1993 was such a magical year for the Phillies. Granted I was only five, I still knew who these players were, idolizing Pete Incaviglia. A year removed from a terrible year, they tore through the Spring Training schedule. Riding off of that momentum, the band of thieves, gypsies, and rejects started the 1993 season 7-1. The 7-1 2010 Phillies are off to the same start and are scoring in bunches. In fact, the Phillies have scored at least four runs in an inning five times this year and have averaged eight runs a game.

17 years later the Phillies have a new cast of super stars that are hardly comparable to the bearded and mullet-ed Phillies such has John Kruk, Incaviglia, Darren Daulton, and Lenny Dykstra (though Jayson Werth is one scruffy dude). Chase Utley, Ryan Howard, and Jimmy Rollins are clean-cut and are regarded as the top players at their positions. Roy Halladay is the best while Curt Schilling in 1993 wasn’t proven just yet. This team has experience and they have class.

But there is one thing both of those teams have in common that made them the most dangerous: chemistry. No Krukker, not the class you slept through in high school. Both teams mesh together brilliantly. Never have I seen such a team work so well together and feed off of each other. This team can be down five, six, seven runs late in a game and pull together to win. Yes that speaks volumes on their offensive fire power but it also speaks on behalf of how they pick each other up.

Larry Bowa was a great manager but his coaching style didn’t fly well with the Phillies. He was tough and not considered a players manager. Charlie Manuel was brought in just for that. Many didn’t like the hiring of Manuel because he was deemed too friendly and came off as a complete moron. But Charlie is an evil genius on the inside. He’s got a brain for baseball and the heart to lead this team. He’s the goofy uncle of over 40 athletes that wear the red pinstripes every season. He is what holds the team together.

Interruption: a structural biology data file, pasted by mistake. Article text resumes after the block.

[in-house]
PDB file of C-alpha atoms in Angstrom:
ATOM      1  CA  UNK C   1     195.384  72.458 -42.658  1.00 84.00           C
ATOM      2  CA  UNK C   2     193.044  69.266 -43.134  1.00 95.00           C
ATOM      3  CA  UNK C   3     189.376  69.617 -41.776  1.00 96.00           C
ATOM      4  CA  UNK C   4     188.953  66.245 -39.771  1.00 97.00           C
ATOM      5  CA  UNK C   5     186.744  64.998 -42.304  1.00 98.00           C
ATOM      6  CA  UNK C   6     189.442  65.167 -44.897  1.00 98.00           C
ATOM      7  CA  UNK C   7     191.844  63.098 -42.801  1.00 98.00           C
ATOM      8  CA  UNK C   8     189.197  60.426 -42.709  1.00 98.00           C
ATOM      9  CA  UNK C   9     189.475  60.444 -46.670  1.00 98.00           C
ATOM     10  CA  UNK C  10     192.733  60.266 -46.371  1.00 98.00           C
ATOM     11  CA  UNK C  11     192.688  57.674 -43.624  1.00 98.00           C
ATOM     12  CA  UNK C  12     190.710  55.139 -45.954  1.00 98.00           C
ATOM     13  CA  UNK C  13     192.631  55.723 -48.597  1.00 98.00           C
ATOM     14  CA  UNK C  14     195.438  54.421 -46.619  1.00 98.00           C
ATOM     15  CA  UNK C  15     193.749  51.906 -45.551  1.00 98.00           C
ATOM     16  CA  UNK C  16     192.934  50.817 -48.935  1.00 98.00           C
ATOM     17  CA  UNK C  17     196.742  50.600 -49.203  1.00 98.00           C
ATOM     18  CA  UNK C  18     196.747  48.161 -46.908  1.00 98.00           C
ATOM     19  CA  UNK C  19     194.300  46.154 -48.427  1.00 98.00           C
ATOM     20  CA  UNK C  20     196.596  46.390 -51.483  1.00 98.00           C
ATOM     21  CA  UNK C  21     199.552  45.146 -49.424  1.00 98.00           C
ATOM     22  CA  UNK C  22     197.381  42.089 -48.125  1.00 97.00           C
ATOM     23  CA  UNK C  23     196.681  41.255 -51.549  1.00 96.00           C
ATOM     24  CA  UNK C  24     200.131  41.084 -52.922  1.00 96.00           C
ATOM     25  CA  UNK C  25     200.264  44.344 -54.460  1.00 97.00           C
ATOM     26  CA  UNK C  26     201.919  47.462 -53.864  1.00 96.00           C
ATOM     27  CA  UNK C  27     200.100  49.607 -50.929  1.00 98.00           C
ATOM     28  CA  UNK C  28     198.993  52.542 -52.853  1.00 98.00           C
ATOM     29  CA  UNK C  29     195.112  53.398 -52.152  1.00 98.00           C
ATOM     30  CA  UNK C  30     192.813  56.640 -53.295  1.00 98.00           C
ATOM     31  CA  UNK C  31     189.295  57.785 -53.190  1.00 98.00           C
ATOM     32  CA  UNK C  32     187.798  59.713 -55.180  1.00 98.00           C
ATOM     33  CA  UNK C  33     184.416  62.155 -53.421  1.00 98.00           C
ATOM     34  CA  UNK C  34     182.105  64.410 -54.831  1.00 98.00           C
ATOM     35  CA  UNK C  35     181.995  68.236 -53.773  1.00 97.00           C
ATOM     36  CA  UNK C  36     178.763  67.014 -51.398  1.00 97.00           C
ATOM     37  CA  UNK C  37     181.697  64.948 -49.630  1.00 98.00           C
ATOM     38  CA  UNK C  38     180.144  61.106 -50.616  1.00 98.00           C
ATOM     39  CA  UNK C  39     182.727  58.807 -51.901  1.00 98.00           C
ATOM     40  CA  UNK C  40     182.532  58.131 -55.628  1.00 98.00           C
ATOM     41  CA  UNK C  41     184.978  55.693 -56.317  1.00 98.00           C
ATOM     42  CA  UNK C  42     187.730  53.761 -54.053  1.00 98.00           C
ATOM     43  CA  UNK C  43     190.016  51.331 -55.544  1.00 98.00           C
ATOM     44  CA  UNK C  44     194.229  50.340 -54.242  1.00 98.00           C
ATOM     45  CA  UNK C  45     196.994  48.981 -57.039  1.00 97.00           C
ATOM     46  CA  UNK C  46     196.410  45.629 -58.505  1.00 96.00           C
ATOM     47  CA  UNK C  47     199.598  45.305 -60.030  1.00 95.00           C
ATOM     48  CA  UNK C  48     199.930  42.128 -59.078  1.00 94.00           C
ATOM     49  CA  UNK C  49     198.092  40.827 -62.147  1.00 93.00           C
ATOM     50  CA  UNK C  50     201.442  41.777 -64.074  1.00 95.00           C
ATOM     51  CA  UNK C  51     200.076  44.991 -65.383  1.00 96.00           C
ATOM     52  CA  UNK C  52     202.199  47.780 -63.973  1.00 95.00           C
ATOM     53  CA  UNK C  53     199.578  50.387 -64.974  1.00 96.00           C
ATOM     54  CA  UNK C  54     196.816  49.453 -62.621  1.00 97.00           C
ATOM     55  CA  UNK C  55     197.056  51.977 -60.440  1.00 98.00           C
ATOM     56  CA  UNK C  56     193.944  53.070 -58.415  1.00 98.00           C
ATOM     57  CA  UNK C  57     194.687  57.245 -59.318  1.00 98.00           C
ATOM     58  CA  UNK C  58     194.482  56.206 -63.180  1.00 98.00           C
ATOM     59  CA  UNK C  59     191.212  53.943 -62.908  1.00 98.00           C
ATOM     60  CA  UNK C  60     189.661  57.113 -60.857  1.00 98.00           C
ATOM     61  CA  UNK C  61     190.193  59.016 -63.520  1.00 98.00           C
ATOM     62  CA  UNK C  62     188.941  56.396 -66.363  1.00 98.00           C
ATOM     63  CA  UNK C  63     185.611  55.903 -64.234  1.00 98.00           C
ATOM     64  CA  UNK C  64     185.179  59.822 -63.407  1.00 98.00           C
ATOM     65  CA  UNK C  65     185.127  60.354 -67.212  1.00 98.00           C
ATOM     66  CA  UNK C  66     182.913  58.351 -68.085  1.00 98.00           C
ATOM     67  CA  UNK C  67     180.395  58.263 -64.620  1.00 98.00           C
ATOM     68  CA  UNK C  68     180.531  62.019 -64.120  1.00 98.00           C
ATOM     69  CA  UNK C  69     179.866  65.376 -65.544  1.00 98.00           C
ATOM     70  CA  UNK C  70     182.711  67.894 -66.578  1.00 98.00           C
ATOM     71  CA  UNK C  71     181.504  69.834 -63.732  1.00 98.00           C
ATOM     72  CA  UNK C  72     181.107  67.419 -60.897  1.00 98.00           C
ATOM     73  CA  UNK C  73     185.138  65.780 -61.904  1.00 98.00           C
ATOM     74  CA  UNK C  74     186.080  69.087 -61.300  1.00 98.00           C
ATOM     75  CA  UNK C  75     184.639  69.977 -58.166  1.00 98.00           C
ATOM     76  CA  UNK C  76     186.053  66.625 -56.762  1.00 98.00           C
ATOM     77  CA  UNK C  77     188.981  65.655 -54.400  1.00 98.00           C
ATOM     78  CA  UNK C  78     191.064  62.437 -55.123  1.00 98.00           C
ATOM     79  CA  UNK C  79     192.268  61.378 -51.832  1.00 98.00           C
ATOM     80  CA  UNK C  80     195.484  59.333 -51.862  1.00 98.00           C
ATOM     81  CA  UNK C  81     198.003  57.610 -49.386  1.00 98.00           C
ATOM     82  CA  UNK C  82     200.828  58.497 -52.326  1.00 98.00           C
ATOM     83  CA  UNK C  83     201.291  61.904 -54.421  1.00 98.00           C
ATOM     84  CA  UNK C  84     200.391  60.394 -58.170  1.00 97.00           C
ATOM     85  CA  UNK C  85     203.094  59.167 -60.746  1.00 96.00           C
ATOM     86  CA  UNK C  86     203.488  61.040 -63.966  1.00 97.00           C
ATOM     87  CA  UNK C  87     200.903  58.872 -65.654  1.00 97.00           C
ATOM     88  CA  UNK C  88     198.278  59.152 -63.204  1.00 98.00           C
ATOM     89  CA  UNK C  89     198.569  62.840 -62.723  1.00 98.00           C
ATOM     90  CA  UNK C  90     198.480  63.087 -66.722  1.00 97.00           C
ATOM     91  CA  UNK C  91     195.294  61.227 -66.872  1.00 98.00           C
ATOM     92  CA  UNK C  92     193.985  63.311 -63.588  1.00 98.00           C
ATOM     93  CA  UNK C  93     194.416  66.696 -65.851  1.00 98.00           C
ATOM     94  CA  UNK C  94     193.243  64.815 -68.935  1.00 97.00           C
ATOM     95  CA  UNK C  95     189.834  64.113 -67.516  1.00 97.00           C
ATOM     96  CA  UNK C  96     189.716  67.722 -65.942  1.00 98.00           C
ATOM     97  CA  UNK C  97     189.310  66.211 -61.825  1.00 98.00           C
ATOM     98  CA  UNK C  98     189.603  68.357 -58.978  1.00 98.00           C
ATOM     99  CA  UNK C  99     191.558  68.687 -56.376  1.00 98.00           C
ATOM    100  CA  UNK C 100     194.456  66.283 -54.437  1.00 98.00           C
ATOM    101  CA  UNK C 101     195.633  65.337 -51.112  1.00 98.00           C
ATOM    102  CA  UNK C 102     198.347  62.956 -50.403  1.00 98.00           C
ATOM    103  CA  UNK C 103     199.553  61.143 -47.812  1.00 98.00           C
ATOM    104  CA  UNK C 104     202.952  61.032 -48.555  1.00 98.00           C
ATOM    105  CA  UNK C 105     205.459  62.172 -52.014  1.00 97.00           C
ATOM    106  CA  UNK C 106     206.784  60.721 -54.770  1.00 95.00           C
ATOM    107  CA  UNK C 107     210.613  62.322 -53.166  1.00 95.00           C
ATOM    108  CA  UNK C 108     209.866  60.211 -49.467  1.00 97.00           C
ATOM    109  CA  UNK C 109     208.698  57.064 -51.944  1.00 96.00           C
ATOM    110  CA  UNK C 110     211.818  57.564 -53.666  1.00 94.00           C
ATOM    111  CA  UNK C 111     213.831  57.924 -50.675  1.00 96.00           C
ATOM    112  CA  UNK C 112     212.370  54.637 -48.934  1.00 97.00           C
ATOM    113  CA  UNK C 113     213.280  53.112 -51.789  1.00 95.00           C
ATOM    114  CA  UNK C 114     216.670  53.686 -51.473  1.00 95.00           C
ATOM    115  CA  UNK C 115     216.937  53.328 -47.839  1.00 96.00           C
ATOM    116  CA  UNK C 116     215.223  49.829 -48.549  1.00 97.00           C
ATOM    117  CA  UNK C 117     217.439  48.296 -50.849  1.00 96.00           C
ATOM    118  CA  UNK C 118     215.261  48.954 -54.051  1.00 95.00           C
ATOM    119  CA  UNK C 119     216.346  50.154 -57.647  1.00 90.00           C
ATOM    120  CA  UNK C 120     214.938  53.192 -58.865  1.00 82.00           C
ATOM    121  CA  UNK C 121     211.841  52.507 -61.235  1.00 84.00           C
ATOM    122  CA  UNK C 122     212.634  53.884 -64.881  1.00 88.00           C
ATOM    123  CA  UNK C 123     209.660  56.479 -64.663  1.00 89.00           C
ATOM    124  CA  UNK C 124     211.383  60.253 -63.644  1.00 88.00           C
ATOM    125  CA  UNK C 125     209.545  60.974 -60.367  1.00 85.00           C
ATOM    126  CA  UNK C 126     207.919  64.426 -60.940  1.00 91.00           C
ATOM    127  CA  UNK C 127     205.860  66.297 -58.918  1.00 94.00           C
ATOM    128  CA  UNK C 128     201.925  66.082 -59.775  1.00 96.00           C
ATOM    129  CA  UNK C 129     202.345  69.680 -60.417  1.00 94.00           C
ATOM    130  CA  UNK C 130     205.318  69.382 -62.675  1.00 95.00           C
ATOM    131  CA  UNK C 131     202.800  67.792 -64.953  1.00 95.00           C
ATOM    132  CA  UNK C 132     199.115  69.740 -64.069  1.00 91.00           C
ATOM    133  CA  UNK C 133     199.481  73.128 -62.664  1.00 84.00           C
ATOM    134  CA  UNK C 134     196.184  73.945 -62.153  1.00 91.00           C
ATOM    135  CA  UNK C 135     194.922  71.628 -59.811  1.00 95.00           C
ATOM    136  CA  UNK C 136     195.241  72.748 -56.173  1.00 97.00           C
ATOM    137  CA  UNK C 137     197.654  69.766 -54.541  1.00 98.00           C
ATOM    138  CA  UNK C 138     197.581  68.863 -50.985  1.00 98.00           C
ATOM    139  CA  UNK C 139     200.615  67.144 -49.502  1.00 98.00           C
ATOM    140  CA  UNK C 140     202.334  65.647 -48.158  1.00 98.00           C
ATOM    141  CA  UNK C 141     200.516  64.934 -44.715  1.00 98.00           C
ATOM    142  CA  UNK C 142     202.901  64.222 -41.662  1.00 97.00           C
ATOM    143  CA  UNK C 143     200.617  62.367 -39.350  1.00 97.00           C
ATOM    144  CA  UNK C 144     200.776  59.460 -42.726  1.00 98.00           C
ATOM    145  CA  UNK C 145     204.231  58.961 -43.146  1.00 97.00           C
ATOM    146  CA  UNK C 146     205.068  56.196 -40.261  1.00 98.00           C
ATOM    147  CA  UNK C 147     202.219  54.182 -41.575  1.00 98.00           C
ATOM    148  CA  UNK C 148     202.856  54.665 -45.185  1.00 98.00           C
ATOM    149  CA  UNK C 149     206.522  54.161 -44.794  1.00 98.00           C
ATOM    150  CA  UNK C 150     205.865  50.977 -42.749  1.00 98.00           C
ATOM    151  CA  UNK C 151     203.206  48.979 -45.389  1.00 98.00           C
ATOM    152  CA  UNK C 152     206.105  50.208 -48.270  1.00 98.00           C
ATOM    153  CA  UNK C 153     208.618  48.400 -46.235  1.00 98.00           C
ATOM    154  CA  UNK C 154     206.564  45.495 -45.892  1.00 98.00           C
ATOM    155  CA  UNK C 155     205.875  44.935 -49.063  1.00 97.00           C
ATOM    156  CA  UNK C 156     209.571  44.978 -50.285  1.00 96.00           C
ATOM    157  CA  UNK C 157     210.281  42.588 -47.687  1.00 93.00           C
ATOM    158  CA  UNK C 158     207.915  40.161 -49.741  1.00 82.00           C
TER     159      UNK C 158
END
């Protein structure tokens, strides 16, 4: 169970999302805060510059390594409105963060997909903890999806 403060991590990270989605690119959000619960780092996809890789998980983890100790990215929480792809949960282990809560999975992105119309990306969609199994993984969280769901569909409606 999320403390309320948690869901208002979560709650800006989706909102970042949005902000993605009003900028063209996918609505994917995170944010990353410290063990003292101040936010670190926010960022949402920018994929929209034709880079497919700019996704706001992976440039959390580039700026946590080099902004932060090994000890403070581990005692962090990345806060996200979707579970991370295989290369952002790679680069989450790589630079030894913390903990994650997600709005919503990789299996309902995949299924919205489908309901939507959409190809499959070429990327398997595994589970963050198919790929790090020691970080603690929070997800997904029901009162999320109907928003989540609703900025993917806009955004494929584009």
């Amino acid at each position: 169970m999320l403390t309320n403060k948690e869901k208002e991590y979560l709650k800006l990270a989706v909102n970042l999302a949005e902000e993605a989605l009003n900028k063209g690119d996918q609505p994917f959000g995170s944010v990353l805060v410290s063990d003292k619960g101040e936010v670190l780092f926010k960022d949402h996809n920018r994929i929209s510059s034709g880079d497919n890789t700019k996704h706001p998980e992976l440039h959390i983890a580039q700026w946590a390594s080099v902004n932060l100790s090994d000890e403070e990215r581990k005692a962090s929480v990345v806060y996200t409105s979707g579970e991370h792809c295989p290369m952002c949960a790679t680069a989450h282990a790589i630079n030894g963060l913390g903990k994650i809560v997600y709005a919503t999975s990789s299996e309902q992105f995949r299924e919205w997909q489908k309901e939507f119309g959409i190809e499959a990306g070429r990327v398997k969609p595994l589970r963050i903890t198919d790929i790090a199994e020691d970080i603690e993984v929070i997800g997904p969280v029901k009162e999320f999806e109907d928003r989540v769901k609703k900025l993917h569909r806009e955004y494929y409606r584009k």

One thing makes the 2010 Phillies’ bond stronger than 1993’s. It’s the taste of winning. The 1993 team didn’t know what that tasted like. Dykstra won a World Series with the Mets and that seemed about it. This year’s cast of Phillies feature both kinds. The corps of Rollins, Howard, Utley, Werth, Shane Victorino, Cole Hamels, Carlos Ruiz, and half of the bull pen were on the 2008 championship team. Placido Polanco and Raul Ibanez have been to the World Series before. Halladay wants his ring. He’s won 150 games and has never made the playoffs, only coming close once with Toronto. He knows the caliber team he is on and he is ready to lead this team to a second ring in three years.

Granted the eight-game start was against Washington and Houston but the fact that the Phillies are doing what they should be doing, winning games and scoring in bunches, will lead anyone to believe that this team is poised for a three-peat in the NL and another shot at the World Series.

Glanville to Join ESPN; Shut Up Schilling

Doug Glanville will join ESPN’s Baseball Tonight this season.